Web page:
Gumi Cryptos Capital (GCC), a venture capital firm targeting blockchain startups headquartered in San Francisco and Tokyo, said it launched a new $110 million early-stage fund.
GCC managing partner Rui Zhang told gaming-updates that the second venture fund aims to support about 50 blockchain companies from pre-seed to seed. Industries include blockchain games, infrastructure, Web3 applications, tools, DeFi (decentralized finance)/CEFI (centralized finance), DAOs, and guilds. Check sizes range from $500,000 to $5 million per investment through initial and subsequent investments. The second GCC fund will invest in both stocks and tokens.
“We live in an era of experimentation,” said Miko Matsumura, managing partner at Gumi Cryptos Capital. “Tokens represent the monetary experiments that allowed the Web3, the DAO, and the guilds—they are governance experiments. NFTs are experimental digital assets. The Metaverse is a collection of experimental realities.”
The limited partners are Japanese gaming company Gumi, Shinsei Bank, CyGames, Mistletoe Venture Partners, Marui Group, GMP Capital and Polygon.
The three managing partners of Gumi Cryptos Capital, Hironao Kunimitsu, Zhang and Matsumura, will lead the GCC Fund II.
Despite the similarities in the brands, Zhang told gaming-updates that Gumi Cryptos Capital (GCC) is not a subsidiary or arm of Gumi’s corporate venture capital, although, notably, Zhang is still a managing partner in addition to his role as VP at Gumi. . position. In Gumi. gcc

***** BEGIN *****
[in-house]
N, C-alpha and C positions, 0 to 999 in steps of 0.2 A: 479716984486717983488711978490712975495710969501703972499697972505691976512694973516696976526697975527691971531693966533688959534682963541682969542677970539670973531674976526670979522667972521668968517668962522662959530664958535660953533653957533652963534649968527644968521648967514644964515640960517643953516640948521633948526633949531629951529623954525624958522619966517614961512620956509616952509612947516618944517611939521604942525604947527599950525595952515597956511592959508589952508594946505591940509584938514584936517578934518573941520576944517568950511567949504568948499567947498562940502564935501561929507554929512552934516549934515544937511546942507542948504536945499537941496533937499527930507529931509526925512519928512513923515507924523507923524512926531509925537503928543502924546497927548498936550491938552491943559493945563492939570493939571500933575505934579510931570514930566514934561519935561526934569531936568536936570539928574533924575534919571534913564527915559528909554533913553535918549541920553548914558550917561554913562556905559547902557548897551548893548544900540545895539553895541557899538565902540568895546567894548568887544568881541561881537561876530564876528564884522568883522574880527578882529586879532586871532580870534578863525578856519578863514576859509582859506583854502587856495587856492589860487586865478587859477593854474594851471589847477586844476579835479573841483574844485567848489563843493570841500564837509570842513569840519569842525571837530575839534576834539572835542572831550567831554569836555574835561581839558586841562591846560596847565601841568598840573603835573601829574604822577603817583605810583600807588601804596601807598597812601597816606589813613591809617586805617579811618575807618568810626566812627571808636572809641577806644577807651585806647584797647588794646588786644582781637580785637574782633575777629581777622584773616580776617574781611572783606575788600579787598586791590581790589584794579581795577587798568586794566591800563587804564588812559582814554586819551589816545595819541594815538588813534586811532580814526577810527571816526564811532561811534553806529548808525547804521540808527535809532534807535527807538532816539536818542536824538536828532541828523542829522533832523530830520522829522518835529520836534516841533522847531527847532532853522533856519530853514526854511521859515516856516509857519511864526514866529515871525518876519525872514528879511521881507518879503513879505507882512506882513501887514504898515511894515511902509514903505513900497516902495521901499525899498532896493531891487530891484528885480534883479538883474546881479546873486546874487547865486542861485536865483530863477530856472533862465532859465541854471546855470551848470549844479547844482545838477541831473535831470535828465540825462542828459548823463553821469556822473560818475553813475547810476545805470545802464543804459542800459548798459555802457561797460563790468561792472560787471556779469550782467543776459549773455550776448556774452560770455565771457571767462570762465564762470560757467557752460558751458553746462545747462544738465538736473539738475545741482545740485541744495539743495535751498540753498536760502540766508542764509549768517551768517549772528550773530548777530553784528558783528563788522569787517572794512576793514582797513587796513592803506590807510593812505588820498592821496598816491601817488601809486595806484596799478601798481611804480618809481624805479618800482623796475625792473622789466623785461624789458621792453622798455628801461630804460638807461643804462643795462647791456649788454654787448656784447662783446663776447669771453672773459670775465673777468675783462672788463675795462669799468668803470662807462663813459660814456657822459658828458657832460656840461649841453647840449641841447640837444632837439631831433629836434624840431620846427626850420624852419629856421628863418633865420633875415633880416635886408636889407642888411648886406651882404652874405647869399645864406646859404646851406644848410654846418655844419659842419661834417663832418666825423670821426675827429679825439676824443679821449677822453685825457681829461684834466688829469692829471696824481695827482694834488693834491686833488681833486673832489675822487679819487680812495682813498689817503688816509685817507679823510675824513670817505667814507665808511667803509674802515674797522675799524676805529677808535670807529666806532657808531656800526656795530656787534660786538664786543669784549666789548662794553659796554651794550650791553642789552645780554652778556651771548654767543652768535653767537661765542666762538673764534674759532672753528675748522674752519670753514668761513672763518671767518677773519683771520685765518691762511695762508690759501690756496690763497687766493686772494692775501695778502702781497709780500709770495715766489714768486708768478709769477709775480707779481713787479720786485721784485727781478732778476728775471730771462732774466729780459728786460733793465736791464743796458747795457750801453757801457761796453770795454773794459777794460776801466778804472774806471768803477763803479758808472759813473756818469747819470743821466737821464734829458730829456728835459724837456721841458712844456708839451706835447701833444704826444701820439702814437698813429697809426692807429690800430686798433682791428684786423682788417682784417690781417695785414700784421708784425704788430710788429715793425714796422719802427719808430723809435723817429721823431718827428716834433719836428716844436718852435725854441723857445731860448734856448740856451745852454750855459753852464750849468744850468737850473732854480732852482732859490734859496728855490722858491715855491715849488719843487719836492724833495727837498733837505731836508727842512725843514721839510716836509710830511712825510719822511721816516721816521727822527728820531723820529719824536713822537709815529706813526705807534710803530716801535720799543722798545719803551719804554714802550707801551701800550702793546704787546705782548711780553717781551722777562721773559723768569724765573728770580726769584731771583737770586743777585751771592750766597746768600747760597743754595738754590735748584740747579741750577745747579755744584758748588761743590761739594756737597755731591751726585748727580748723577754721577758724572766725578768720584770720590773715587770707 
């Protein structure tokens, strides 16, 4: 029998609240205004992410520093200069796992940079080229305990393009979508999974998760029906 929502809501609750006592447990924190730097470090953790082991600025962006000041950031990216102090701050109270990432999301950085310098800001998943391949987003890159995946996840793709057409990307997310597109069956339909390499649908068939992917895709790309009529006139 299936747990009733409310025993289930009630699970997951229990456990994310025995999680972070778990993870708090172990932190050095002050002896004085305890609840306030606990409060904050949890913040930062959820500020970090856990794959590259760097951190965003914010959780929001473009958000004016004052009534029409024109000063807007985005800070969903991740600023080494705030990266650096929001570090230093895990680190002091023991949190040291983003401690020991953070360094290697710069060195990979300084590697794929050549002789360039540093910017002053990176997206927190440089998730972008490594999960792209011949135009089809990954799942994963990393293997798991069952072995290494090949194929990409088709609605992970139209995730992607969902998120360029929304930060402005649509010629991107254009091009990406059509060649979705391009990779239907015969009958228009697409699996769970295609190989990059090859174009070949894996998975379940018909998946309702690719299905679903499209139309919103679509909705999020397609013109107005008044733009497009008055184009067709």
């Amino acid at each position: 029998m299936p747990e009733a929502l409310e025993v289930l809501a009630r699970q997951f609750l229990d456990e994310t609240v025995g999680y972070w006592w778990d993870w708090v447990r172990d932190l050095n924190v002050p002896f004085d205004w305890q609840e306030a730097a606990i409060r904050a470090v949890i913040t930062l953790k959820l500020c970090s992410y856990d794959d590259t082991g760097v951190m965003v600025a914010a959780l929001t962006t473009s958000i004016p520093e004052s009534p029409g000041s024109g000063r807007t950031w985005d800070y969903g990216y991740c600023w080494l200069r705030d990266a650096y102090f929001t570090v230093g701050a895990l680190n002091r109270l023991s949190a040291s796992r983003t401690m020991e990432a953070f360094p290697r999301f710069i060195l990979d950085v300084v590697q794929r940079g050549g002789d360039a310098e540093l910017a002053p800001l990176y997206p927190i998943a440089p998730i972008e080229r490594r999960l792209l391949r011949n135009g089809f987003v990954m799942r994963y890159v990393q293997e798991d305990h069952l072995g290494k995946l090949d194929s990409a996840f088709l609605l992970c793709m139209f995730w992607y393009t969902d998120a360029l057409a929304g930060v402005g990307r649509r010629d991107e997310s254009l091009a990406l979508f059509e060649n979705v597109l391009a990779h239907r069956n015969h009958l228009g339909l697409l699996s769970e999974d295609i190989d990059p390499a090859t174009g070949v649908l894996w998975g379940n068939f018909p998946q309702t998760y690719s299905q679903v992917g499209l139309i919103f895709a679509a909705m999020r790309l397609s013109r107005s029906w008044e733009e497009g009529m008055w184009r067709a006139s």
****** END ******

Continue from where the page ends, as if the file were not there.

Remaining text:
Zhang said the second fund has already made nine investments as a lead or co-prime investor, including Proof of Learn, XY Finance, Solve Finance and Alliance Labs.
The new instrument is nearly five times the size of the $21 million Gumi Cryptos Capital Fund I, which supported 36 portfolio companies in its seed round results, including NFT Marketplace OpenC, Yield Guild Gaming, Celsius Network, Curedo, Agoric, Astar, 1Inch. and Vega. The company said its first fund, GCC Fund I, achieved a 24.6x return on invested capital (TVPI) as of January 2022.
“Our access to the Silicon Valley startup culture and capital markets, as well as the Japanese market, is unmatched,” said Kunimitsu. “Japan is also home to unparalleled intellectual property rights, especially in the rapidly growing gaming sector.”